Disturbing the Peace Sentence of 25-Years-to-Life? Really?
The confrontation continued into the grocery store parking lot. One of the Norteño gang members then pushed a shopping cart into Liesa. Then one of the Norteños showed a “Norte” tattoo and a bystander, referring to Liesa, yelled “he has a gun!” There was about eight witnesses to the yell and the escalating confrontation.Brief of Article: A principal in disturbing the peace may be sentenced to 25-years-to-life for an attempted murder that follows when such an attempted murder is a reasonably foreseeable consequence of two rival gangs disturbing the peace. When this happened, while the two gangs confronted each other, a weapons discharge took place (the attempted murder).
One of the witnesses was Christopher Smith. When the issue of Liesa having a gun was shouted, one of the Norteños ran to his car and got his gun. Three rapid gunshots rang out.
Mr. Smith was shot in the eye. No one else was shot. Witnesses claimed they did not know who shot Smith.
About a month before the shooting, police officers found two bullet casings in Liesa’s pickup truck. Such casings were from a .32 caliber and a 9 mm gun. The bullet removed from Smith’s head was from a .32 caliber gun, as was a mushroomed bullet found near a wall in the parking lot. Liesa was then identified as the likely shooter of Smith.
At trial, the judge instructed the jury that if it found Liesa guilty of disturbing the peace and/or simple assault, and if during the commission of either or both offenses, a co-participant in the crime committed, attempted murder or assault with a firearm, the jury had to find Liesa was an aider and abettor as long as it found the attempted murder or assault with a firearm was a natural and probable consequence of disturbing the peace or simple assault. In other words, someone guilty of disturbing the peace could be charged with attempted murder and convicted of attempted murder if disturbing the peace was likely, under the circumstances, to lead to the attempted murder. The jury found this to be so.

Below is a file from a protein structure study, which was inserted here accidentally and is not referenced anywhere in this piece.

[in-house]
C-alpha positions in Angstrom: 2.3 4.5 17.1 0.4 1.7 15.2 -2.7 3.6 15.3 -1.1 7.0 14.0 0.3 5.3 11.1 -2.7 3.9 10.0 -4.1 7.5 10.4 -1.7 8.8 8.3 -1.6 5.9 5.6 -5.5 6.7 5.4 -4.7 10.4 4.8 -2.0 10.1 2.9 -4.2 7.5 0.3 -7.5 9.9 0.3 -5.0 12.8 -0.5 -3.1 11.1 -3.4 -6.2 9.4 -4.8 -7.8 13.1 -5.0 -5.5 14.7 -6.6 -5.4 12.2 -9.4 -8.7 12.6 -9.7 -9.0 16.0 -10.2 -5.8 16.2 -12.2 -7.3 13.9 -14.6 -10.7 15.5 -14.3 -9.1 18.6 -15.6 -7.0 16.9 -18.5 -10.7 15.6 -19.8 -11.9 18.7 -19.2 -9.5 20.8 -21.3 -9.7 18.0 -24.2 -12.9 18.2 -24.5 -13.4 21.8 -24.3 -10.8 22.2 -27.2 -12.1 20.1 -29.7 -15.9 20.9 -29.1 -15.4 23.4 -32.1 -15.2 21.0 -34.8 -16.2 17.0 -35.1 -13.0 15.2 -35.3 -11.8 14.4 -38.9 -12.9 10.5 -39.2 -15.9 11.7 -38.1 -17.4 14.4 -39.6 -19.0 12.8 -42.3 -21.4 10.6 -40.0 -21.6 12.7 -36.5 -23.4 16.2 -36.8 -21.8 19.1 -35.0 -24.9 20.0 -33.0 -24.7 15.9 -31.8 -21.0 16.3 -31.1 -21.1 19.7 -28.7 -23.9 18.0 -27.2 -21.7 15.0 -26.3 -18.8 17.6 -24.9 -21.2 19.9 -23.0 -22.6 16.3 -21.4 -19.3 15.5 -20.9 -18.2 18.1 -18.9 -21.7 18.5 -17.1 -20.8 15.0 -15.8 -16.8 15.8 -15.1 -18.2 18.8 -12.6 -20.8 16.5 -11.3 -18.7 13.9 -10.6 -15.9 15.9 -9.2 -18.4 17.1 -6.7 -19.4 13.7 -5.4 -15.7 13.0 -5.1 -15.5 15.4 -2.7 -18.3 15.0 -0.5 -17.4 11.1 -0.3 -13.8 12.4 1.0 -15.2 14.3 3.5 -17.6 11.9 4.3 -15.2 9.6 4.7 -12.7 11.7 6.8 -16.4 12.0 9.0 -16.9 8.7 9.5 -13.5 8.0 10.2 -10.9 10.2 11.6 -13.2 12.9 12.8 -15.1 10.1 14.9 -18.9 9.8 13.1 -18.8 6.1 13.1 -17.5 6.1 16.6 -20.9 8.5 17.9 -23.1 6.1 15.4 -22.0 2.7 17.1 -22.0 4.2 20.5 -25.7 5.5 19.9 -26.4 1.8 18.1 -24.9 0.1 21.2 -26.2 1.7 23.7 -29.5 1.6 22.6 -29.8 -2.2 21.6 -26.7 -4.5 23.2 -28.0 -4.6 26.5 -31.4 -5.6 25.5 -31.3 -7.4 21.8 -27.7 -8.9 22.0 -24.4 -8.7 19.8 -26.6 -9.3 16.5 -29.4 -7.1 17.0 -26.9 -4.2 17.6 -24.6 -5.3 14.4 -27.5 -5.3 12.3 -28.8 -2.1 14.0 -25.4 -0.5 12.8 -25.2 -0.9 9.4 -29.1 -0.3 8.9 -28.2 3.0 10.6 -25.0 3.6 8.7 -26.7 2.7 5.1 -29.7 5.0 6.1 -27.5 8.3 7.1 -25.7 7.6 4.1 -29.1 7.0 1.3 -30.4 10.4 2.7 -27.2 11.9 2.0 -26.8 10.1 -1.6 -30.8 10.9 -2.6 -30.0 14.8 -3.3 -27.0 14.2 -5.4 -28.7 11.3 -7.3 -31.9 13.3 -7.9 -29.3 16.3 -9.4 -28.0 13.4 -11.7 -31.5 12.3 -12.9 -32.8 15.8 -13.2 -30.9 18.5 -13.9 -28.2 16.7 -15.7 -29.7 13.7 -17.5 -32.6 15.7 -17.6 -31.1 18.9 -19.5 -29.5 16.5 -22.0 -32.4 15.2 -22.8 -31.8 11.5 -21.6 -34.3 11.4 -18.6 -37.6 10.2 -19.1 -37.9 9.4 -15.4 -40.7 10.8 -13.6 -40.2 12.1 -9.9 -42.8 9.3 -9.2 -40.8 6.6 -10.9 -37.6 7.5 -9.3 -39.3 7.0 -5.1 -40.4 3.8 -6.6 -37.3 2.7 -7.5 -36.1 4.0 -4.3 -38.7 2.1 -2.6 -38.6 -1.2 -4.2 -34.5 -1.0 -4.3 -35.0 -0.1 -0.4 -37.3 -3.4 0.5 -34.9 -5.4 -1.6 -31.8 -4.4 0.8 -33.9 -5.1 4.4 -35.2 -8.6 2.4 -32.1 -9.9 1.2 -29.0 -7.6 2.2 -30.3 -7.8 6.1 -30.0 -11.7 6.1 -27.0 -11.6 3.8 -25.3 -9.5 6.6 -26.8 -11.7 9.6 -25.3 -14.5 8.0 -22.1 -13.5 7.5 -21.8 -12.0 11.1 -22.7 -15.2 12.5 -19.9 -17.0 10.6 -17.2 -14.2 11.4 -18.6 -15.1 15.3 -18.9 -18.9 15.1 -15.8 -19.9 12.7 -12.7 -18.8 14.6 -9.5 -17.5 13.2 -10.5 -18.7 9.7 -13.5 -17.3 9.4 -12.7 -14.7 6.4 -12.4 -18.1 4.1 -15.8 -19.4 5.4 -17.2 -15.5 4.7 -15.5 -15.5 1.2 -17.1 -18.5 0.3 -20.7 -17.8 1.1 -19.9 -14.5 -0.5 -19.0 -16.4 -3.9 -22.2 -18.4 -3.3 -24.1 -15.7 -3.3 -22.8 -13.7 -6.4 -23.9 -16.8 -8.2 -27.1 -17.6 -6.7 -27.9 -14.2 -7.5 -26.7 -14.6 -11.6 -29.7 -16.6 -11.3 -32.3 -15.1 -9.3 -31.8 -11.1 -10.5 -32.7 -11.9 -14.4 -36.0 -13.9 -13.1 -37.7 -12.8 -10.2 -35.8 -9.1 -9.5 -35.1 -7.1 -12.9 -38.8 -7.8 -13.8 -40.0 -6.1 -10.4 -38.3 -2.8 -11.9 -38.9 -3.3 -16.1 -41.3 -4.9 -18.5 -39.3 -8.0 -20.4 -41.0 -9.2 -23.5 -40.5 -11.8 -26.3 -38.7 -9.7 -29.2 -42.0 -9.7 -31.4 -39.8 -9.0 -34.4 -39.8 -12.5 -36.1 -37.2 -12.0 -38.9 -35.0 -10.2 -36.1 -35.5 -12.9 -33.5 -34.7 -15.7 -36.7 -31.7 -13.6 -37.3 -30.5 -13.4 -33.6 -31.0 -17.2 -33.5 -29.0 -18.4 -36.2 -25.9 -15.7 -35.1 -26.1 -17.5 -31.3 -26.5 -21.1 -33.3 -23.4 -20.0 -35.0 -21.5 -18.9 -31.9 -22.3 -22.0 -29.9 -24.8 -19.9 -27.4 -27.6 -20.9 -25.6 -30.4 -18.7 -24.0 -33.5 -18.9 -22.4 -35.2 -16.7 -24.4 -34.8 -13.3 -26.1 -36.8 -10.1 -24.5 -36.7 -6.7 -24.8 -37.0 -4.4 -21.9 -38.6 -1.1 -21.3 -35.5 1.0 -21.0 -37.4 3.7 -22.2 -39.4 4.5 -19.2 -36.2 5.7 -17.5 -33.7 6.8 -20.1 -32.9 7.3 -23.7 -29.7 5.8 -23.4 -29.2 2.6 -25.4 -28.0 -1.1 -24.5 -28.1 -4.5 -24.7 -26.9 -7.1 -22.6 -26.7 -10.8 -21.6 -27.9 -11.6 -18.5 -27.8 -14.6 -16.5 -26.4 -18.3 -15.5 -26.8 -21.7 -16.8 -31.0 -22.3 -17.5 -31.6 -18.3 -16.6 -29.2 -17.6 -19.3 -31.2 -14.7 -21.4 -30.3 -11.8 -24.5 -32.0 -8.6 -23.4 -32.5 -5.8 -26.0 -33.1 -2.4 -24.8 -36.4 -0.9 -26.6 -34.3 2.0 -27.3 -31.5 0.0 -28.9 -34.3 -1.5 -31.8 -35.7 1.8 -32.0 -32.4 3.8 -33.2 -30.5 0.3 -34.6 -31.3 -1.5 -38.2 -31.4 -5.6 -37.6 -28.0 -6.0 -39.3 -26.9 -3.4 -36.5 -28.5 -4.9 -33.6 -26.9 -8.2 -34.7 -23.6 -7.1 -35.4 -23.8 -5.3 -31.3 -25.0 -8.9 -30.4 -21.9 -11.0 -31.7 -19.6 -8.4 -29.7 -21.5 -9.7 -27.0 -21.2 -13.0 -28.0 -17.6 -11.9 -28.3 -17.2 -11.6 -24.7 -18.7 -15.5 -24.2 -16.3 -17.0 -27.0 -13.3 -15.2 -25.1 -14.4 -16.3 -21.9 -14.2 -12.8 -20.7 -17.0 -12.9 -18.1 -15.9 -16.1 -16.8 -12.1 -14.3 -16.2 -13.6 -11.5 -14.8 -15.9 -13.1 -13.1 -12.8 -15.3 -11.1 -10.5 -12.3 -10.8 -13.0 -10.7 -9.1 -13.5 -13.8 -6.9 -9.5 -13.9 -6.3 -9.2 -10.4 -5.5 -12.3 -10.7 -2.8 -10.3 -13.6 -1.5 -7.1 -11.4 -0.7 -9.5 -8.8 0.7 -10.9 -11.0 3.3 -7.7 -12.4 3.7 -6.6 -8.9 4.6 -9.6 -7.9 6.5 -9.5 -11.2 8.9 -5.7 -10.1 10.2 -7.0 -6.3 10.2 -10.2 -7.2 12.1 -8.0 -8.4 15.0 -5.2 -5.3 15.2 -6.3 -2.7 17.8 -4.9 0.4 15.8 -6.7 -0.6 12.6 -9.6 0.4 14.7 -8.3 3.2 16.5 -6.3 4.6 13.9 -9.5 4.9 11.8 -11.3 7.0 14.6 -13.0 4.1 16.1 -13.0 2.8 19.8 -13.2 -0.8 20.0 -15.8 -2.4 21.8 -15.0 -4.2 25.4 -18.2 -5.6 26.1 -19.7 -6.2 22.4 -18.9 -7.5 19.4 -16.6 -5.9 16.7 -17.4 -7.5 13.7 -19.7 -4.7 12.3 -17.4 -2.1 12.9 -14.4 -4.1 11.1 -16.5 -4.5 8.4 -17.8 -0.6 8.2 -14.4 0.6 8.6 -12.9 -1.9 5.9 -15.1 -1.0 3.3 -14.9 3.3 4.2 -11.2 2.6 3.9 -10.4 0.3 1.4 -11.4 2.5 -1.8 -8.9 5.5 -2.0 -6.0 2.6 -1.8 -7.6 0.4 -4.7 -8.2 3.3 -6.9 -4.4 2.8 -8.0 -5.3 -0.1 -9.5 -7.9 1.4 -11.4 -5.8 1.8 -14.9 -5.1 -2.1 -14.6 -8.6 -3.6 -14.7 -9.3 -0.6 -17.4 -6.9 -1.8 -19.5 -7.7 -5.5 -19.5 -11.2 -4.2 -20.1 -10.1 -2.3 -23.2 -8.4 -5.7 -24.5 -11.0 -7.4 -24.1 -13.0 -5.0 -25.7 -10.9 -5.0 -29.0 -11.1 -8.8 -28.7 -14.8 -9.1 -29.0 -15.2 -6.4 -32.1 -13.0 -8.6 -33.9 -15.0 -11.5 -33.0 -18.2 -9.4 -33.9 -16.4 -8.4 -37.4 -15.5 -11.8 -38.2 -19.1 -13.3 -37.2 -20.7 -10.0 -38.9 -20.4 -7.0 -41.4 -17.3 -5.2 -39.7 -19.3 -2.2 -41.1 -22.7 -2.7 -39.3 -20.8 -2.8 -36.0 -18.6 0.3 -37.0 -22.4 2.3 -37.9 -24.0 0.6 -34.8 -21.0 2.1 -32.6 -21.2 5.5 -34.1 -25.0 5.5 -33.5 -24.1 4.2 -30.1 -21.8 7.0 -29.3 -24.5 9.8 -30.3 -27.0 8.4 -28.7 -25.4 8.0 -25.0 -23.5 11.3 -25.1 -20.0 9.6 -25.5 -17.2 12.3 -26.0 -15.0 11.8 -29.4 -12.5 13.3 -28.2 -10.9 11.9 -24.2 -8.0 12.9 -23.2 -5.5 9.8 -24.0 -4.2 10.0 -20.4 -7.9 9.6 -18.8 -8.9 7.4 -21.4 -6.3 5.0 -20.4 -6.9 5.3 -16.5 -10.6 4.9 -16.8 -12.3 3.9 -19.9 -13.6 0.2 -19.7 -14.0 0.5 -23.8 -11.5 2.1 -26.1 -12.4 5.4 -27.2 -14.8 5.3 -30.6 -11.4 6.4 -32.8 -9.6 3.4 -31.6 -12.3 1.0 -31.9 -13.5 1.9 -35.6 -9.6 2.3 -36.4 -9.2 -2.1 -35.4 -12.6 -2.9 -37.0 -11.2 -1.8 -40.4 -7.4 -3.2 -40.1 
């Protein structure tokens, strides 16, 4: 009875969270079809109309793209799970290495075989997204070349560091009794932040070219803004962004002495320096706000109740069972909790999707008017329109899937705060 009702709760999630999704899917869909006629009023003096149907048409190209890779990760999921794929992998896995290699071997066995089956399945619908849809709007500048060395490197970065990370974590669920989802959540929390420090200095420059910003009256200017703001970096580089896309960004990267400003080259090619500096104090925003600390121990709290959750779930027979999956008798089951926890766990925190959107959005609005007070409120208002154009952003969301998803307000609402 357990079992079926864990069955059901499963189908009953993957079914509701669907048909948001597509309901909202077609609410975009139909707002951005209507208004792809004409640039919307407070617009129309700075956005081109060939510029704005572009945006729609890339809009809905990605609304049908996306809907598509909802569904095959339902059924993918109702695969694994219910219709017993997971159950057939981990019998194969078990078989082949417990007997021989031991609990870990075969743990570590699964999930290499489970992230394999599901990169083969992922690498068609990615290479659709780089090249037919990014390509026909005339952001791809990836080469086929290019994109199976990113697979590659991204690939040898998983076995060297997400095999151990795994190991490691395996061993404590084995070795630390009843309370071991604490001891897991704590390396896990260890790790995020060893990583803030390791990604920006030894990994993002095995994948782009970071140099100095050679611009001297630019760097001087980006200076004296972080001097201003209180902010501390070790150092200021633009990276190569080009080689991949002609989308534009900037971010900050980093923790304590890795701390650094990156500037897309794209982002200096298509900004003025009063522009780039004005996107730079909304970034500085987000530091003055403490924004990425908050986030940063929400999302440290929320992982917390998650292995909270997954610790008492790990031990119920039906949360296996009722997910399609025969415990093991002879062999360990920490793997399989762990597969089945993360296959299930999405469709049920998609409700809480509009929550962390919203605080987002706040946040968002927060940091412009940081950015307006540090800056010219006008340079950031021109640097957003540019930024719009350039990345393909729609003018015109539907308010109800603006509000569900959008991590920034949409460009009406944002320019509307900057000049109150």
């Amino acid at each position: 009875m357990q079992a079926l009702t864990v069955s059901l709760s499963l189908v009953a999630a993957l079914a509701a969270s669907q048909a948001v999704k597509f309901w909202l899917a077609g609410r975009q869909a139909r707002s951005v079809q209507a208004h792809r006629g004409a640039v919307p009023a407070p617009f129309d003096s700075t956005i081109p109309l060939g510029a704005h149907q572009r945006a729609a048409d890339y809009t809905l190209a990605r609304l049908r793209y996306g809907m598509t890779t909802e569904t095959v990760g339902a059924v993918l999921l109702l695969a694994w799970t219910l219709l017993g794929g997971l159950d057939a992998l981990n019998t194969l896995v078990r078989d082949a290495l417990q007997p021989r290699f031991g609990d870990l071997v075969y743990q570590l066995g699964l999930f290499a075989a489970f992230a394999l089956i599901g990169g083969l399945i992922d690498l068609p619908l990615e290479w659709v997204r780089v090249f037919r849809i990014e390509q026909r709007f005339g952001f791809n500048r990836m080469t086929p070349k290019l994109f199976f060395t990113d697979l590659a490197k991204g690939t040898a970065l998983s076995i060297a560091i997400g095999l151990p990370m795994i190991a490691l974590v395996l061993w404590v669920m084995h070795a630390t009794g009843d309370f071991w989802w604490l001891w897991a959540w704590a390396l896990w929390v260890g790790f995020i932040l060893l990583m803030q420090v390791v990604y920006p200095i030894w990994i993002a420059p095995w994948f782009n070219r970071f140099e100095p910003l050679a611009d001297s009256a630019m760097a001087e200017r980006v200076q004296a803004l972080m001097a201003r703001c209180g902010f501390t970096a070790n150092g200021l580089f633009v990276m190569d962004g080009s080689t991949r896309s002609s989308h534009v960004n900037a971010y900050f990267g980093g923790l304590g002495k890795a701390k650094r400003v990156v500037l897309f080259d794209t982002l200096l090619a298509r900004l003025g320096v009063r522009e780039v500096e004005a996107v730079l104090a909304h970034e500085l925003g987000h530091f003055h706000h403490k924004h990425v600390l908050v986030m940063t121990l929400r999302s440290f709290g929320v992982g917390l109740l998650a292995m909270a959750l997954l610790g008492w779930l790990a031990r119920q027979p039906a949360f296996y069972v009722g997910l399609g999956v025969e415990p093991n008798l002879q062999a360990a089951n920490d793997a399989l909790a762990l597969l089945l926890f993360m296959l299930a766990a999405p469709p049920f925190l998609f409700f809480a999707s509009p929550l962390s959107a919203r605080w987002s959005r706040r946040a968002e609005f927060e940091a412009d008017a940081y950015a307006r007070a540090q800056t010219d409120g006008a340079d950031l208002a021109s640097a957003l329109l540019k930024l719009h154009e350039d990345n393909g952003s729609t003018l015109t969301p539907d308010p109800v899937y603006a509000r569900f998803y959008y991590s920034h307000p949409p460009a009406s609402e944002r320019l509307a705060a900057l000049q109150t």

Liesa appealed his conviction, contending that the above jury instruction was an incorrect statement of the law because the jury could have interpreted “co-participant” to include the rival gang members who may have shot Smith. Liesa argued that “confederate,” rather than “co-participant” should have been used because Liesa certainly was not an aider and abettor to a rival gang, if one of the rival gang members shot Smith.
In support of his appeal, Liesa pointed out that the evidence at trial was that a rival gang member was the shooter, making his “co-participant” argument even stronger, or so he thought.
The Third Appellate District, in People v. Eduardo Liesa (2013 DJDAR 1394), rejected Liesa’s argument that he cannot be considered a principal (even to a rival gang) and thus, the 25-years-to-life enhancement does not apply. The court explained that aiding and abetting in disturbing the peace made Liesa a principal in disturbing the peace.
Moreover, a reasonably foreseeable consequence of two rival gangs disturbing the peace, in confronting each other is a weapons discharge, as did occur. Consequently, as a principal in disturbing the peace, the attempted murder conviction was proper. Therefore, the 25-years-to-life sentence was proper.
For more information about sentencing in violent crimes, click on the following articles:
Contact Greg Hill & Associates